Google's Android platform suffered more bad publicity on Monday when the firm was forced to pull a series of malicious apps masquerading as legitimate titles such as Angry Birds, after they were discovered on the official Android Market apps store.
Irate Android customers and developers took to Reddit to vent their frustration with the apps, which appear to have been posted on the store by a developer named 'Logastrod'.
The malicious apps were disguised to look like Angry Birds, Cut the Rope and Where's My Water, among others, and attracted customers by being labelled as free.
However, even after Logastrod's account was deleted by Google, the rogue apps appeared elsewhere under the different name of 'Miriada Production', according to a blog post by Finnish security firm F-Secure.
"There could be several such accounts in Android Market, turning Google's security efforts into a game of Whac-A-Mole," said the firm. "If installed, the Trojans will attempt to send a premium rate SMS using short codes."
Apps that dial or text to premium rate numbers owned by the cyber criminal have become an incredibly popular way to make money from victims, who usually download the software onto their smartphones believing it to be legitimate.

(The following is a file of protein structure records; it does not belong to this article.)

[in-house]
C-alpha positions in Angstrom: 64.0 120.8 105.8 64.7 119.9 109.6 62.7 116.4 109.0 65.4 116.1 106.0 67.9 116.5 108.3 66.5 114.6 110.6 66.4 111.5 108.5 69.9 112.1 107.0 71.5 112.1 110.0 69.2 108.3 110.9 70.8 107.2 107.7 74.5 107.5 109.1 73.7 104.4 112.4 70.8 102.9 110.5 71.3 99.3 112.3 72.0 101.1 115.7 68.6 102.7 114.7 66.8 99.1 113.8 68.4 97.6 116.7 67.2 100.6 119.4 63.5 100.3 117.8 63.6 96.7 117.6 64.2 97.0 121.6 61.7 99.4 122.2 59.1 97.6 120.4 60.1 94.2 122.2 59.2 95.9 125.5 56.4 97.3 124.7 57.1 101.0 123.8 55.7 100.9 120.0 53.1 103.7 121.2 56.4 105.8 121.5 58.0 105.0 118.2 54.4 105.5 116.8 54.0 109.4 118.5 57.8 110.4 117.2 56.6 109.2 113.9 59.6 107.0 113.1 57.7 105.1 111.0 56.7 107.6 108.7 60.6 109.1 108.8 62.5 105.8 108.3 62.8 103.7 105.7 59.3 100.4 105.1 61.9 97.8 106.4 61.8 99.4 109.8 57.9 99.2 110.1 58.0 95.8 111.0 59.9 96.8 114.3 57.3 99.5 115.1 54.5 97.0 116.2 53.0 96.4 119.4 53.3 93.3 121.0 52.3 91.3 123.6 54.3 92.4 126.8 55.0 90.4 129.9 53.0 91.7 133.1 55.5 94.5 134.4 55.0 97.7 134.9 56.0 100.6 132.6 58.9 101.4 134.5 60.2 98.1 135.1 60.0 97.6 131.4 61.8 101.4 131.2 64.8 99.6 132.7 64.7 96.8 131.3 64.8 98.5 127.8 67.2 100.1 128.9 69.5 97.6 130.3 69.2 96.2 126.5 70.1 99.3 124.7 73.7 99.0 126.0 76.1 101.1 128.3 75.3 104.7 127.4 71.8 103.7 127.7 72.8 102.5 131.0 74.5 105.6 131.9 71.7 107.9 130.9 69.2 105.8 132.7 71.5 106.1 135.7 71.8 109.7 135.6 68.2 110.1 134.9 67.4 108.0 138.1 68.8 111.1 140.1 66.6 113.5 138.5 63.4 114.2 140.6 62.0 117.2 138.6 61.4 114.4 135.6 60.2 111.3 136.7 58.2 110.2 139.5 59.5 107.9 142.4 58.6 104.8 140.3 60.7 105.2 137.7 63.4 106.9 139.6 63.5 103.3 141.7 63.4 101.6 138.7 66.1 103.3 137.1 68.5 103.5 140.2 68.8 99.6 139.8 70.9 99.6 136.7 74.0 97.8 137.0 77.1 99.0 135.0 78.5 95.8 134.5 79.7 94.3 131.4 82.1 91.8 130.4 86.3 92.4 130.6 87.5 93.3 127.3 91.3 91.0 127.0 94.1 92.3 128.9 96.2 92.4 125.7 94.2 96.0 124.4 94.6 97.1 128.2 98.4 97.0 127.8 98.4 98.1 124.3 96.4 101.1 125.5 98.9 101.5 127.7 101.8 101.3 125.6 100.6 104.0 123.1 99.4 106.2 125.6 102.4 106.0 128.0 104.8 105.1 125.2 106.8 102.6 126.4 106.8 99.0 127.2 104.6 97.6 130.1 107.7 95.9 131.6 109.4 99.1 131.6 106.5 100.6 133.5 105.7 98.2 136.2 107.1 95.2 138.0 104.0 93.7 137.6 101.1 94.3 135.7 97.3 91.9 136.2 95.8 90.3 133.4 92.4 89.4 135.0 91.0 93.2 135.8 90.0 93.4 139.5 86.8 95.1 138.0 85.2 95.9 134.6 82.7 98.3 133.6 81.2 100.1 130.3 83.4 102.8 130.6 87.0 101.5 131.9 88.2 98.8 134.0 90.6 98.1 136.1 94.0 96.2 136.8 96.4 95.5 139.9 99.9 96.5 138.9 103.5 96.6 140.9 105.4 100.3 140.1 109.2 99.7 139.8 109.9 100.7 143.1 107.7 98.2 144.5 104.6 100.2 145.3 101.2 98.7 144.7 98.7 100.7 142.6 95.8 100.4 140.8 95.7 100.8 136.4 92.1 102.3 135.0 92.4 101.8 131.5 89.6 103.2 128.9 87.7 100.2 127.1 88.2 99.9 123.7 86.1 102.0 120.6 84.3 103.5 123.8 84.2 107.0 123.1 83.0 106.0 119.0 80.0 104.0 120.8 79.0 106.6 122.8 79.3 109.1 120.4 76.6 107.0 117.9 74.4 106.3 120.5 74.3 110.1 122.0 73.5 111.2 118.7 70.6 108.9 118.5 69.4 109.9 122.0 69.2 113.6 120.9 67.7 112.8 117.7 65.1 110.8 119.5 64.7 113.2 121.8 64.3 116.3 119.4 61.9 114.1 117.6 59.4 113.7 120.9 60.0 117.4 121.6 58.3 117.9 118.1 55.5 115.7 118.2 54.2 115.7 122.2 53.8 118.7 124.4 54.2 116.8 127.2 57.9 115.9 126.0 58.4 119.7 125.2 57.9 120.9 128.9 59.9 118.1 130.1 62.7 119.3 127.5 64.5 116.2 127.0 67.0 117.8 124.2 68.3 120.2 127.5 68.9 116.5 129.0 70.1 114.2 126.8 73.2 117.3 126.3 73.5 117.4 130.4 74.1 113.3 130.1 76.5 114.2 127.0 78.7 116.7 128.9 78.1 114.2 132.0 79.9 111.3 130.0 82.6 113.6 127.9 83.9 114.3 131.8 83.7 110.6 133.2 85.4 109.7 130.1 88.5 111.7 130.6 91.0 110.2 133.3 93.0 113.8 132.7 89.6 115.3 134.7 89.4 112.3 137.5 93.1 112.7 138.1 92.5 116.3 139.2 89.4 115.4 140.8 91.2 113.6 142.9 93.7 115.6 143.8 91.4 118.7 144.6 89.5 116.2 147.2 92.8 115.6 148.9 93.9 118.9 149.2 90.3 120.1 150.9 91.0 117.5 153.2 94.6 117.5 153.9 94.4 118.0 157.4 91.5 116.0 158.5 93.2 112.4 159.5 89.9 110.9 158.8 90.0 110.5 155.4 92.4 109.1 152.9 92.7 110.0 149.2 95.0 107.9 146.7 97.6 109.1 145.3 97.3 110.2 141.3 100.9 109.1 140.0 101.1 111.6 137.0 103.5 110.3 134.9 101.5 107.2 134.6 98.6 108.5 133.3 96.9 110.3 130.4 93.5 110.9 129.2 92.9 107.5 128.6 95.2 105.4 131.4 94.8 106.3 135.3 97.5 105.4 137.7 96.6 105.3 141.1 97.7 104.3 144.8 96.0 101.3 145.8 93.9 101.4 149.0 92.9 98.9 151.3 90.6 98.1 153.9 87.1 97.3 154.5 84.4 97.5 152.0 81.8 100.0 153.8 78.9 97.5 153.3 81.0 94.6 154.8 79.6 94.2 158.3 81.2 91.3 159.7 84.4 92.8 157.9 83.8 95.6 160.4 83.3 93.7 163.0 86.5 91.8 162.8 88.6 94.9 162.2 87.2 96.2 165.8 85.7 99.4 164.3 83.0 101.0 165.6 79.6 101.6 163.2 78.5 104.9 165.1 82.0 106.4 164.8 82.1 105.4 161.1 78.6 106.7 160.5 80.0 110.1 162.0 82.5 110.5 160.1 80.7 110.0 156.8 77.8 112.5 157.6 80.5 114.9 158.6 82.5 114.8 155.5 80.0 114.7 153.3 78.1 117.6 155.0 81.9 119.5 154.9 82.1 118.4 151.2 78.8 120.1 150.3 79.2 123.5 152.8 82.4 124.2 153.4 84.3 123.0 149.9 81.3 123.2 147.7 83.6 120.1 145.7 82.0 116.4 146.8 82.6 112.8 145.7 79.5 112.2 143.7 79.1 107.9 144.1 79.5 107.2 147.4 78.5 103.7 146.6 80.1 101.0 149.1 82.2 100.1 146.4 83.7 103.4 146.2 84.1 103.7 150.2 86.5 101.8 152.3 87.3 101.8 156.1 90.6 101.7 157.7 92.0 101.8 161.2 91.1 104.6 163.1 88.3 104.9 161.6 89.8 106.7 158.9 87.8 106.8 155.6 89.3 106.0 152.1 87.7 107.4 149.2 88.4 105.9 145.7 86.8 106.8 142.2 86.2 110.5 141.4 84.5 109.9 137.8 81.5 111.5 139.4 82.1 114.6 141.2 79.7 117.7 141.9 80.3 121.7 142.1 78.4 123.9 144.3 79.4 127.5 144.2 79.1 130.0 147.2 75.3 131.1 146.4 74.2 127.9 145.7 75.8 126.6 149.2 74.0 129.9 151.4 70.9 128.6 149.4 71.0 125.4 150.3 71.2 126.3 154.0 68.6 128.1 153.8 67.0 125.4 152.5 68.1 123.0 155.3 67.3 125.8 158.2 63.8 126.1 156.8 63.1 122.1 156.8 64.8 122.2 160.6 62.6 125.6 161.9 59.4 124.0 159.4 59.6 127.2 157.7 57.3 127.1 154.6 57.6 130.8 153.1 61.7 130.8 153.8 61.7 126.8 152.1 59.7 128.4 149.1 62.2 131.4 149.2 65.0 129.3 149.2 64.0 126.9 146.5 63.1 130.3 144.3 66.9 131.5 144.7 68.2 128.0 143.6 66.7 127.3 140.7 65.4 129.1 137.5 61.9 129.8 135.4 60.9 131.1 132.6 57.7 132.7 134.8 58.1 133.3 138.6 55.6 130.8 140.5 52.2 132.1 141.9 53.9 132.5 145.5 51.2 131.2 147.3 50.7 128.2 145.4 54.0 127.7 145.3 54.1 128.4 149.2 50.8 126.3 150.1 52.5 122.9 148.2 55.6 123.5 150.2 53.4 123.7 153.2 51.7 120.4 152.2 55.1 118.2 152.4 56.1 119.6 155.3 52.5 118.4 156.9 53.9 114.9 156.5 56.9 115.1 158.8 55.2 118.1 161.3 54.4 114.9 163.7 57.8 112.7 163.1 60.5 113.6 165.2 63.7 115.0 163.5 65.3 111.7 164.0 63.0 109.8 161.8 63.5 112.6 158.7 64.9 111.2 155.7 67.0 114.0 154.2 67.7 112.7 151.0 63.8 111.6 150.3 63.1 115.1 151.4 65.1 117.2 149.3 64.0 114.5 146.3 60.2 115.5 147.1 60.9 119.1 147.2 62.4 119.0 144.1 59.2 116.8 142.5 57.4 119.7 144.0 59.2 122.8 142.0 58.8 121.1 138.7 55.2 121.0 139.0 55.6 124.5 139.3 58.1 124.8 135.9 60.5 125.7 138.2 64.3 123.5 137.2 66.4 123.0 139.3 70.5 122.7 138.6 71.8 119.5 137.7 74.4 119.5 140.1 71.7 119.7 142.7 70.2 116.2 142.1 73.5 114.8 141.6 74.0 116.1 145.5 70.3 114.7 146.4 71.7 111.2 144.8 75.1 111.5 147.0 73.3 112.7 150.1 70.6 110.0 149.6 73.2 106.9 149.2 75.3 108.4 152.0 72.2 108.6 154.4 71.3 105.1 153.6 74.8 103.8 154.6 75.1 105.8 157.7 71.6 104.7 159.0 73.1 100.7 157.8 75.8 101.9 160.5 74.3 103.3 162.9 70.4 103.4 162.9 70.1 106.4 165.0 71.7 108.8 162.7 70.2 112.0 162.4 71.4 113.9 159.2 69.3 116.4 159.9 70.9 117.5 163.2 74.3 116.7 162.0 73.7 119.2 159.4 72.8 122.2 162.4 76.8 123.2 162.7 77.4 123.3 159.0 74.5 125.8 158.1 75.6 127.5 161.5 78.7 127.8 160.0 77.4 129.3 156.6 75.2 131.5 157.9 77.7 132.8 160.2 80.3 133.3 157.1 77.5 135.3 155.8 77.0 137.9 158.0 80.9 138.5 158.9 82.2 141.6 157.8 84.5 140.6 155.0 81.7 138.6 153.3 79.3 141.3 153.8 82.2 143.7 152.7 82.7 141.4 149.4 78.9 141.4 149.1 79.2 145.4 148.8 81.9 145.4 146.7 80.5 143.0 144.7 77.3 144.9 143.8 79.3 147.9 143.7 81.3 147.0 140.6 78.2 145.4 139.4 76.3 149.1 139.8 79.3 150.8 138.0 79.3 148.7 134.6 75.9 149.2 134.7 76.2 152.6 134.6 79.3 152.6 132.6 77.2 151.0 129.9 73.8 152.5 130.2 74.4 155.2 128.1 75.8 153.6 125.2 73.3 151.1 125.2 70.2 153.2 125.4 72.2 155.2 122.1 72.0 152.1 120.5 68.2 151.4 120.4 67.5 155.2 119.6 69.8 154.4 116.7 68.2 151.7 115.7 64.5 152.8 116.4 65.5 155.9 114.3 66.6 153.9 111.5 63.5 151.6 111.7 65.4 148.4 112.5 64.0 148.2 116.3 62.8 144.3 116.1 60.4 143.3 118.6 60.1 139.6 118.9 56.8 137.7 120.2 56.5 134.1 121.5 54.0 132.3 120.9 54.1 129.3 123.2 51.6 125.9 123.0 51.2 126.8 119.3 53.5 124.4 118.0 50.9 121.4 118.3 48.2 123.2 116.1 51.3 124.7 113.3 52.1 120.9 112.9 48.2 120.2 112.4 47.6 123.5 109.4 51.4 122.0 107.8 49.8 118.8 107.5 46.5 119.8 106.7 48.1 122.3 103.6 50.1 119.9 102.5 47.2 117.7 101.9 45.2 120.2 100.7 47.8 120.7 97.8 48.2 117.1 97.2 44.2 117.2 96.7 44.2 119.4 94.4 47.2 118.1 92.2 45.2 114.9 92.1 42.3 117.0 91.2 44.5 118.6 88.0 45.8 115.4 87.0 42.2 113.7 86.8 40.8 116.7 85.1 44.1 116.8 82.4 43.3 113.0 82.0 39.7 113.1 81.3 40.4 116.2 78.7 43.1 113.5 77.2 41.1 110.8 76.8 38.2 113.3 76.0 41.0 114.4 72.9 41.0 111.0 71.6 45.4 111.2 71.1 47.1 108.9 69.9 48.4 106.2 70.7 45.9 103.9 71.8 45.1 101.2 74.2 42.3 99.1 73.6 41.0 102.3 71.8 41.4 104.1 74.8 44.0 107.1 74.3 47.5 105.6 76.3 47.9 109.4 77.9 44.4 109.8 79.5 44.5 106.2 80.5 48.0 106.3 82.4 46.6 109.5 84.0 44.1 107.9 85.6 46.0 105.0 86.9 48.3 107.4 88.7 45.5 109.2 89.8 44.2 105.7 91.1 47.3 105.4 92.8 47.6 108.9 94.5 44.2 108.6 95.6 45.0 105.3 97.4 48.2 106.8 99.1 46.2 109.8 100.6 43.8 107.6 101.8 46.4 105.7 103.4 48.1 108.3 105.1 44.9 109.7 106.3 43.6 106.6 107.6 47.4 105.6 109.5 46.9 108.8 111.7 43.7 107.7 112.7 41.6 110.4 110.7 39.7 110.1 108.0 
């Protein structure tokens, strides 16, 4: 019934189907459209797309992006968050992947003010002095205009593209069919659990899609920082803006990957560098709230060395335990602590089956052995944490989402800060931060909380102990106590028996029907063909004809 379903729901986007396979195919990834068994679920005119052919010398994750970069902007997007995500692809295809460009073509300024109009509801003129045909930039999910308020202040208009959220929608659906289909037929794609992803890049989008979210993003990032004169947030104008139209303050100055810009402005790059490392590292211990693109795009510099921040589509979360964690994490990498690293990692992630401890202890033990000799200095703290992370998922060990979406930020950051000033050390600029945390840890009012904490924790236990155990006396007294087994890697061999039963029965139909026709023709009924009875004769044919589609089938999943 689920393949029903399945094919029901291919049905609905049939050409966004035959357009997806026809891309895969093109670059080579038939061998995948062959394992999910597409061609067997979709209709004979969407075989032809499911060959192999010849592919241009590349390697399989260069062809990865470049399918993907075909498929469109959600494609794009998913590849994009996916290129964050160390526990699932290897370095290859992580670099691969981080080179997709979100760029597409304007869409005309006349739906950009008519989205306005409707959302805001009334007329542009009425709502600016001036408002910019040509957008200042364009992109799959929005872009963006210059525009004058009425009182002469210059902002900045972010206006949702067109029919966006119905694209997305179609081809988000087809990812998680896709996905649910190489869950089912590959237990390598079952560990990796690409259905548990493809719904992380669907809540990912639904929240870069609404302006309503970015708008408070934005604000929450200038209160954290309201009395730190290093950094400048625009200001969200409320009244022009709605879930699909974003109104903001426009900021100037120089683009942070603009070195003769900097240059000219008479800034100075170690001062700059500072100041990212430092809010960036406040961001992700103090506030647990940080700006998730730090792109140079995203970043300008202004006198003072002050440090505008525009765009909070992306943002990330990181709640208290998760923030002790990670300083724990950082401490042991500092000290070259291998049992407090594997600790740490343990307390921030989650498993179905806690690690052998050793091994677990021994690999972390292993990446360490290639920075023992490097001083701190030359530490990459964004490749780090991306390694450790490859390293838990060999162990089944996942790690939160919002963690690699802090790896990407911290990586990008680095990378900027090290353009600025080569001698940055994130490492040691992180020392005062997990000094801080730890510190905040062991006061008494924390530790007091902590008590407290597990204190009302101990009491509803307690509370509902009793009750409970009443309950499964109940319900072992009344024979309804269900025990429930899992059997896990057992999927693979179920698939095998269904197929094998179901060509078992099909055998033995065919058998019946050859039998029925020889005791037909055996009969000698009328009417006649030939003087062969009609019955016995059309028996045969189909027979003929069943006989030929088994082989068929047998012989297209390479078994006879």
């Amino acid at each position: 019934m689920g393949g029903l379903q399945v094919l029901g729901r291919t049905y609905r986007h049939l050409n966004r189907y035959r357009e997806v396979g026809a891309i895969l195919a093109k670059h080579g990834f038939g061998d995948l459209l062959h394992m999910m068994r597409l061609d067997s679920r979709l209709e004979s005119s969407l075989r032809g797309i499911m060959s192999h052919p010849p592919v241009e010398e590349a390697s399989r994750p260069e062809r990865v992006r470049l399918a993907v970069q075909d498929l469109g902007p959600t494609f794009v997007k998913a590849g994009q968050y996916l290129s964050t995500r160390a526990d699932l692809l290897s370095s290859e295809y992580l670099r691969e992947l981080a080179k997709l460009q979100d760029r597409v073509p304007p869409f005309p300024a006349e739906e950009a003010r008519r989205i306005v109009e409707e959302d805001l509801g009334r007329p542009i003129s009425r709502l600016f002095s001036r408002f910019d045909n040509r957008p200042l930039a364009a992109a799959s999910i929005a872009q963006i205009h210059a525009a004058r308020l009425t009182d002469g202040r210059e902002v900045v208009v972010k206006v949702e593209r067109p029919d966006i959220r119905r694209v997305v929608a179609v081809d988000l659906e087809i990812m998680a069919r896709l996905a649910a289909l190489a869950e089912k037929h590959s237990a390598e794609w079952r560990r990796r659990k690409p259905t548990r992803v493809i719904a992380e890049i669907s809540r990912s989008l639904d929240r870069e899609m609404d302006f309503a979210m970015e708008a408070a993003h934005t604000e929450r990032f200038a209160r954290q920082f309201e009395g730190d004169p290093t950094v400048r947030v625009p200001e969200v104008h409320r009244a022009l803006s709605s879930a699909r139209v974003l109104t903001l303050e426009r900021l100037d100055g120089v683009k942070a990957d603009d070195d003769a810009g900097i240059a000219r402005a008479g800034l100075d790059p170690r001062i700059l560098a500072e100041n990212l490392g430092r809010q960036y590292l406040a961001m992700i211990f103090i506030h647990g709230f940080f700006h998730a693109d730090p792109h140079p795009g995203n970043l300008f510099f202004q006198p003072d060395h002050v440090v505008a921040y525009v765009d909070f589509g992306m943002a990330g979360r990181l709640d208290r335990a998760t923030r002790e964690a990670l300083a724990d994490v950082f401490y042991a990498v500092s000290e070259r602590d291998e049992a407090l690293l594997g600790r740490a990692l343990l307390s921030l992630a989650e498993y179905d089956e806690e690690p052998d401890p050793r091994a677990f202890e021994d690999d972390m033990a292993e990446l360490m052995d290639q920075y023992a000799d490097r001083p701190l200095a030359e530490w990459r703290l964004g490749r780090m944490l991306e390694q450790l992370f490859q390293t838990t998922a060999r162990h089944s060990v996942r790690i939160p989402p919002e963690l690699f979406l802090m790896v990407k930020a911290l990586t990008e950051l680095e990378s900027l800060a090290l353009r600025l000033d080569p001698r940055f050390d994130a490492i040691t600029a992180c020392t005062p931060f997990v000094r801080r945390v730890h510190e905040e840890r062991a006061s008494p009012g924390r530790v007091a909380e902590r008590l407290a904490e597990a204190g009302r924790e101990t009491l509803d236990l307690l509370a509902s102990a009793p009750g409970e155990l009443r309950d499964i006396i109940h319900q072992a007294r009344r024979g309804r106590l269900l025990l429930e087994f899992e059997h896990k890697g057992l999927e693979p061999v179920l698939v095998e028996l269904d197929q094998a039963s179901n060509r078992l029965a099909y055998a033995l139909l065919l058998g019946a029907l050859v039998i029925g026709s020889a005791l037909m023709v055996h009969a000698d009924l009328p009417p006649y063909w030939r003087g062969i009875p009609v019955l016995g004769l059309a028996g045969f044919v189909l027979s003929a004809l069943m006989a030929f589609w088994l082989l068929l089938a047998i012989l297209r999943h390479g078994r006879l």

The scam was highlighted by Get Safe Online and Trend Micro last month, the latter estimating that mobile malware has grown an astonishing 800 per cent in just four months.
F-Secure said that previously all of the premium rate SMS Trojans it had seen were targeted at Russian users, but the latest batch were aimed at people in 18 different countries.
The malicious apps have been deleted from the official Android Market, but may still remain on third-party app stores such as AppBrain.
"So how is the developer attempting to justify their apps? Well ... it's in the fine print," noted F-Secure.
"Included within the app's installation agreement is language that says the 'customer' will be subscribed to a premium service, and then the app, which is basically a wrapper, will then download the 'free' game."